Whole animal butchery is something I've wanted to be more skilled at for a number of years. Sure, I've purchase thousands of pounds of ruminant meat and try to process whole fowl whenever I can, but whole lamb, pigs, and cows can be big, costly and intimidating.
Luckily my girlfriend has a farm where all sorts of creatures live, and 2 years ago I got asked to be a part of my first whole-lamb butchery. My sous chef from Argentina came out with me and we cut up a couple of lamb into manageable pieces for the family.
Afterwords there was a lot of trim. Most of it went into a grinding pile for making sausage, but some of it I squirreled away, especially the parts with lots of cartilage and bone attached, since it makes wicked broth.
I ended up making a couple really simple dishes with the broth I made. My favorite was the simplest, just clear lamb broth infused with dried boletes poured hot over some cooked rice and diced raw lamb. It was reminiscent of the hot broths with raw meat you get at Asian restaurants here and there. The hot broth cooks the meat as you stir it but doesn't cook it so far as to make it tough-it's a bit like poaching, giving a nice, tender result.
It was a great way to use up some of the Boletus pallidus I'd found this year, which are a little different from porcini you'd typically see people picking. Like their name impllies, they're a bit pale looking compared to typical Edulis family boletes/porcini, and they don't have the bulbous stems sported by some of their cousins.
Either way, Boletus pallidus is an excellent shroom for the table and seems to have a slightly better resistance to bugs, which is always appreciated. As far as flavor goes, it seems to have a lighter flavor than other boletes I'd label as porcini. Individual identities of mushrooms can be impossible to showcase in complex dishes, so this is all about the mushroom aroma: really good, but simple broth, rice and mushrooms. Less is more.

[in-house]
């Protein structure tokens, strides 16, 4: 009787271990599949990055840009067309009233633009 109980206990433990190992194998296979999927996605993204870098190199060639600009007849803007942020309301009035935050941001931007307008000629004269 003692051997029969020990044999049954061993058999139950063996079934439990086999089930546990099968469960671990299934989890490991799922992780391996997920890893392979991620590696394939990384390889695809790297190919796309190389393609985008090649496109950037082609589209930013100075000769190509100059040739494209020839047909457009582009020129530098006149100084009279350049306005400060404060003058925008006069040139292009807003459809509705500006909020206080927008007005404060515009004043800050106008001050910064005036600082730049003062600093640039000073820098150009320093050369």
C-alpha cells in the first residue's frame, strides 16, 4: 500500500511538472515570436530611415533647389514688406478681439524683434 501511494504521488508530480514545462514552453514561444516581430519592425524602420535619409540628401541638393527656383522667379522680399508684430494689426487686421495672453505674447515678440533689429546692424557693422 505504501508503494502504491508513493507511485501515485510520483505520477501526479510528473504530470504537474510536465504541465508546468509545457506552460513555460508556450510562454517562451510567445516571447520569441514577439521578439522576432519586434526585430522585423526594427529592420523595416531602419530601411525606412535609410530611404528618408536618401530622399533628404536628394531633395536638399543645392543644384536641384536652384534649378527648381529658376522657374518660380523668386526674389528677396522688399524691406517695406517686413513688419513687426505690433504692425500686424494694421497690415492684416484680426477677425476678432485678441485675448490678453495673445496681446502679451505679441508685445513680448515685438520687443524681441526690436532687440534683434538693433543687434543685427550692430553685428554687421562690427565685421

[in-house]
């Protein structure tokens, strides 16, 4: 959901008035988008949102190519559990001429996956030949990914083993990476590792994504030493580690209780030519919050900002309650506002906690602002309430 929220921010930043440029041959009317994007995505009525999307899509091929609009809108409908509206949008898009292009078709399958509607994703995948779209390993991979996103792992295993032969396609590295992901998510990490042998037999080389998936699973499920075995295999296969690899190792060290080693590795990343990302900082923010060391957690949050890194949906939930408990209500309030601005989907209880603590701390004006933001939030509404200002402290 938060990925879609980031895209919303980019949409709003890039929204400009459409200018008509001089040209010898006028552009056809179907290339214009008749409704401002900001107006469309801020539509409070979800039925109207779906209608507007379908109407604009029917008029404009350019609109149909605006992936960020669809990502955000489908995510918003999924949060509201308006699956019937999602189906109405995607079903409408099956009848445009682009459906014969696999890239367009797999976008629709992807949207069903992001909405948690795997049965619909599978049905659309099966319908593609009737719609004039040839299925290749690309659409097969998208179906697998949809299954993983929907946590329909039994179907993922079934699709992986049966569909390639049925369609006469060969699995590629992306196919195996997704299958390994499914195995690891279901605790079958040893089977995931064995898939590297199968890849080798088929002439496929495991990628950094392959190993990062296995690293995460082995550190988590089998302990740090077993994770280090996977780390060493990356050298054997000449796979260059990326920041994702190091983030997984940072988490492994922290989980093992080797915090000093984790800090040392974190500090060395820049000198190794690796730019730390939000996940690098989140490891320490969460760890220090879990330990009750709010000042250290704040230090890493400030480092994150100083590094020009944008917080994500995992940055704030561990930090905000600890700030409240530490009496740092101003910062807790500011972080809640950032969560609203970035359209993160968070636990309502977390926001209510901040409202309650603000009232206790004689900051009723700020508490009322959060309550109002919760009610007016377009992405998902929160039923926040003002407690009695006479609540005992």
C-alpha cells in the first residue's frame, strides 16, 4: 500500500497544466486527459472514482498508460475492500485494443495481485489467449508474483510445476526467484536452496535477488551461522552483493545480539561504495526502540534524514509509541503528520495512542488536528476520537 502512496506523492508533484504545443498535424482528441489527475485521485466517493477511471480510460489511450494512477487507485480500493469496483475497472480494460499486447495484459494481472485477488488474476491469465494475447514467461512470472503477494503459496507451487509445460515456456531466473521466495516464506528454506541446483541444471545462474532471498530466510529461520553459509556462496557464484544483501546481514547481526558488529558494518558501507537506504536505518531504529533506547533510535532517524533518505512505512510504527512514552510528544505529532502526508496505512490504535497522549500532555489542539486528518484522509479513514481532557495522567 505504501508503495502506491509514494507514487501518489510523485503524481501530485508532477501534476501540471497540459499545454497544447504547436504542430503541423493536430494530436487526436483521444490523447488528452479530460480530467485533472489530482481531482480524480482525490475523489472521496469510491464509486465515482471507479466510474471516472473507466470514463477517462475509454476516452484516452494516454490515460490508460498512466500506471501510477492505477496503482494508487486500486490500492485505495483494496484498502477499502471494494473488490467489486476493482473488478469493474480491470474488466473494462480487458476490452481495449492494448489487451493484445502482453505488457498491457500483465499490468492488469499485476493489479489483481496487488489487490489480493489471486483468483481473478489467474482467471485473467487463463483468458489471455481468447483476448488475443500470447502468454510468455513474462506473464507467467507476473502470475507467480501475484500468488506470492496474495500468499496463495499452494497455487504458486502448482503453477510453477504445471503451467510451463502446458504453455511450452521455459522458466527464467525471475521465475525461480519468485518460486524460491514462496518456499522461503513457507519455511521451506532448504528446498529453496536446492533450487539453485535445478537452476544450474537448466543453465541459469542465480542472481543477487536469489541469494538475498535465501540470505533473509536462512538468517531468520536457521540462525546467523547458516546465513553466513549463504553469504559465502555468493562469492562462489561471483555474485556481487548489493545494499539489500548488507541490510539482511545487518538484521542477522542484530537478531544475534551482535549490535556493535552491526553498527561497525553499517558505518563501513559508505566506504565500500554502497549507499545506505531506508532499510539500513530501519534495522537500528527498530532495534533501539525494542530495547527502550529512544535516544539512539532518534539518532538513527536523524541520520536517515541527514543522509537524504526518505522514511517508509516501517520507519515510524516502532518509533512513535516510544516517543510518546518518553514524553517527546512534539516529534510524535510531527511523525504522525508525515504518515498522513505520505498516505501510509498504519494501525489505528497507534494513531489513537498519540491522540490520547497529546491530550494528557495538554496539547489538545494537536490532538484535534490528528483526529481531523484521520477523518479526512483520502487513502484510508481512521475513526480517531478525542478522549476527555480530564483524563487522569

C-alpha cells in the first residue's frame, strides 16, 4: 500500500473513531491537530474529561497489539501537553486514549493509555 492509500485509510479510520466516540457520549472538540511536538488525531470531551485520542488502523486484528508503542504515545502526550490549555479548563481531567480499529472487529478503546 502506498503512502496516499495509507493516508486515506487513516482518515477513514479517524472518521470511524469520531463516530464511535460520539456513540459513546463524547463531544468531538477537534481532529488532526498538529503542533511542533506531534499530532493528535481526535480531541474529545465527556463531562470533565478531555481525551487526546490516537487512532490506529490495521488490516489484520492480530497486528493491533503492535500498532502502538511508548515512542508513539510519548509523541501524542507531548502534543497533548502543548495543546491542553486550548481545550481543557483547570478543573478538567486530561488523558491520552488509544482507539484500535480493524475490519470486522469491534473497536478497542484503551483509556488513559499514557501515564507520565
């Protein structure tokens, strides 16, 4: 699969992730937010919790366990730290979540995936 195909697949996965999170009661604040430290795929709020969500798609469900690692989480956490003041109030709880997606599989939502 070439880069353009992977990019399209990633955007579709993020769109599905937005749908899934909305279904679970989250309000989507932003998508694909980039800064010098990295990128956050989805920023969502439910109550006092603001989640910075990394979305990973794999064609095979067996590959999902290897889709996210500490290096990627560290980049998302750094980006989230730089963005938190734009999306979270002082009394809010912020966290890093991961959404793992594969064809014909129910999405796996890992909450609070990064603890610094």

Lamb Broth With Boletus Pallidus Broth and Rice
- Cheesecloth, Strainer, Stock Pot, Roasting Pan
- 5 lbs of lamb trim and scrap and a few bones (or use all bones if trim isn't available)
- 2 cups each cut into large dice: carrots onion and celery
- 1 cup dry red wine
- ¼ cup flavorless oil like grapeseed, safflower or canola
- Water to cover about 3 qts
Bouquet: wrap these ingredients in cheesecloth and tie with twine
- A few cloves of garlic whole
- 10 black peppercorns
- a few sprigs of fresh thyme
- 2 fresh bay leaves or 1 dried
- 1 bunch of parsley
- The green top of a leek washed and cleaned of dirt
For finishing the dish
- Cooked jasmine or basmati rice or another grain or rice you like
- 3 ounces fresh lamb meat per person cut into small dice or roughly ¼ inch cubes
- 1 ounce dried Boletus pallidus mushrooms or another dried mushroom, like porcini or other boletes
- Pre-heat an oven to 375, then lay the lamb trim out on a sheet tray lined with parchment (it makes cleanup easy afterwords) and roast until deeply colored and golden brown, roughly 45 minutes, during the last 15 minutes, toss the vegetables with oil and add the vegetables to the sheet tray (this may take longer depending on your ovens intensity).
- Next, transfer the roasted trim and vegetables to a slow cooker ( I like the 6-7 qt size), then add the wine and lamb. Cover with water until the ingredients are nearly covered, but not covered completely (I describe this to line cooks as when the vegetables look like hippopotamuses floating in the water).
- Cook for 6-24 hours at a slow simmer or high setting on a slow cooker (preferably 24 hours for maximum collagen extraction) until the broth is deeply colored and aromatic. Strain out the solids and reserve the broth, you should have about ½ gallon of liquid.
- Season the broth lightly with salt to taste, add the mushrooms and infuse for 20 minutes, remove, chop finely and reserve. Cool the stock.
- To serve, put some cooked rice, raw diced lamb, and some of the finely chopped mushrooms in a warm bowl. Ladle very hot broth over the ingredients at the table, then serve. You can also let guests pour hot broth out of a coffee pot or something similar at the table for a DIY effect/interactive course.